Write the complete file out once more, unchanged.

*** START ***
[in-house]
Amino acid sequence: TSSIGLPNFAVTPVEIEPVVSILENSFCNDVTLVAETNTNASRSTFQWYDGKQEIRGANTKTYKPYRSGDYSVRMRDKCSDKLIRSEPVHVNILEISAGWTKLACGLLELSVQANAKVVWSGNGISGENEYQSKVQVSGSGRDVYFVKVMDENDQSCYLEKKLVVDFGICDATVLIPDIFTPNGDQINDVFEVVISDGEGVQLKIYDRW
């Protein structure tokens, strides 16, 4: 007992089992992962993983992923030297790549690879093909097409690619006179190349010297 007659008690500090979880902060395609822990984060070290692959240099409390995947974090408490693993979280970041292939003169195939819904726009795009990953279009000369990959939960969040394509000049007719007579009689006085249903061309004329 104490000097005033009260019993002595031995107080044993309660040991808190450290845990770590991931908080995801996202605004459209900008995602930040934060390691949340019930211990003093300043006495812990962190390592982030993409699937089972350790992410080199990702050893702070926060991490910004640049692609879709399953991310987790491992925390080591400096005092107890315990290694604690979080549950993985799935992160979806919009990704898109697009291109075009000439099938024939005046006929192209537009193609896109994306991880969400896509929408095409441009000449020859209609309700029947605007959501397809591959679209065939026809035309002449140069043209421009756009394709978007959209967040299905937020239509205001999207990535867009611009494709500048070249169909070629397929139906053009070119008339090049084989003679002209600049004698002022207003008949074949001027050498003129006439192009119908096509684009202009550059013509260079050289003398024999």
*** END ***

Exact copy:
[in-house]
Amino acid sequence: TSSIGLPNFAVTPVEIEPVVSILENSFCNDVTLVAETNTNASRSTFQWYDGKQEIRGANTKTYKPYRSGDYSVRMRDKCSDKLIRSEPVHVNILEISAGWTKLACGLLELSVQANAKVVWSGNGISGENEYQSKVQVSGSGRDVYFVKVMDENDQSCYLEKKLVVDFGICDATVLIPDIFTPNGDQINDVFEVVISDGEGVQLKIYDRW
């Protein structure tokens, strides 16, 4: 007992089992992962993983992923030297790549690879093909097409690619006179190349010297 007659008690500090979880902060395609822990984060070290692959240099409390995947974090408490693993979280970041292939003169195939819904726009795009990953279009000369990959939960969040394509000049007719007579009689006085249903061309004329 104490000097005033009260019993002595031995107080044993309660040991808190450290845990770590991931908080995801996202605004459209900008995602930040934060390691949340019930211990003093300043006495812990962190390592982030993409699937089972350790992410080199990702050893702070926060991490910004640049692609879709399953991310987790491992925390080591400096005092107890315990290694604690979080549950993985799935992160979806919009990704898109697009291109075009000439099938024939005046006929192209537009193609896109994306991880969400896509929408095409441009000449020859209609309700029947605007959501397809591959679209065939026809035309002449140069043209421009756009394709978007959209967040299905937020239509205001999207990535867009611009494709500048070249169909070629397929139906053009070119008339090049084989003679002209600049004698002022207003008949074949001027050498003129006439192009119908096509684009202009550059013509260079050289003398024999």